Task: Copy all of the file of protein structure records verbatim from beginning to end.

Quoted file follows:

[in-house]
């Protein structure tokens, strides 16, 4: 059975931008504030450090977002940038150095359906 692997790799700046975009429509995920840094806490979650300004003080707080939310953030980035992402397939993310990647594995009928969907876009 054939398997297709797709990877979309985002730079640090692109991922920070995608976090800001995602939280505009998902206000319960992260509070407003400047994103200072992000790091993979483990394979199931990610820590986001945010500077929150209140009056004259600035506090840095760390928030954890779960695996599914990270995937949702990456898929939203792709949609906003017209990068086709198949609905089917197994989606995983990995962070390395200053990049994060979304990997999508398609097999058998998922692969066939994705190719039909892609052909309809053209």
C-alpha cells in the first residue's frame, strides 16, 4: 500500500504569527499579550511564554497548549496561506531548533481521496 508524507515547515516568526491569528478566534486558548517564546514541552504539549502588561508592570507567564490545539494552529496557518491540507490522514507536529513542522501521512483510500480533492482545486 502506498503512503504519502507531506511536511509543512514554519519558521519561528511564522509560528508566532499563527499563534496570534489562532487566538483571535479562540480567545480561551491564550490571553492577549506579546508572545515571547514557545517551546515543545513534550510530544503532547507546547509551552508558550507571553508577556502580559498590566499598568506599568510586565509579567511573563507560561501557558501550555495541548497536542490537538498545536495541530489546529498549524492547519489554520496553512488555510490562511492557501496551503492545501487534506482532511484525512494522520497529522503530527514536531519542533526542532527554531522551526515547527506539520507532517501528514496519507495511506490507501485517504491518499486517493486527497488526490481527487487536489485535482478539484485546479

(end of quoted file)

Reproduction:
[in-house]
């Protein structure tokens, strides 16, 4: 059975931008504030450090977002940038150095359906 692997790799700046975009429509995920840094806490979650300004003080707080939310953030980035992402397939993310990647594995009928969907876009 054939398997297709797709990877979309985002730079640090692109991922920070995608976090800001995602939280505009998902206000319960992260509070407003400047994103200072992000790091993979483990394979199931990610820590986001945010500077929150209140009056004259600035506090840095760390928030954890779960695996599914990270995937949702990456898929939203792709949609906003017209990068086709198949609905089917197994989606995983990995962070390395200053990049994060979304990997999508398609097999058998998922692969066939994705190719039909892609052909309809053209």
C-alpha cells in the first residue's frame, strides 16, 4: 500500500504569527499579550511564554497548549496561506531548533481521496 508524507515547515516568526491569528478566534486558548517564546514541552504539549502588561508592570507567564490545539494552529496557518491540507490522514507536529513542522501521512483510500480533492482545486 502506498503512503504519502507531506511536511509543512514554519519558521519561528511564522509560528508566532499563527499563534496570534489562532487566538483571535479562540480567545480561551491564550490571553492577549506579546508572545515571547514557545517551546515543545513534550510530544503532547507546547509551552508558550507571553508577556502580559498590566499598568506599568510586565509579567511573563507560561501557558501550555495541548497536542490537538498545536495541530489546529498549524492547519489554520496553512488555510490562511492557501496551503492545501487534506482532511484525512494522520497529522503530527514536531519542533526542532527554531522551526515547527506539520507532517501528514496519507495511506490507501485517504491518499486517493486527497488526490481527487487536489485535482478539484485546479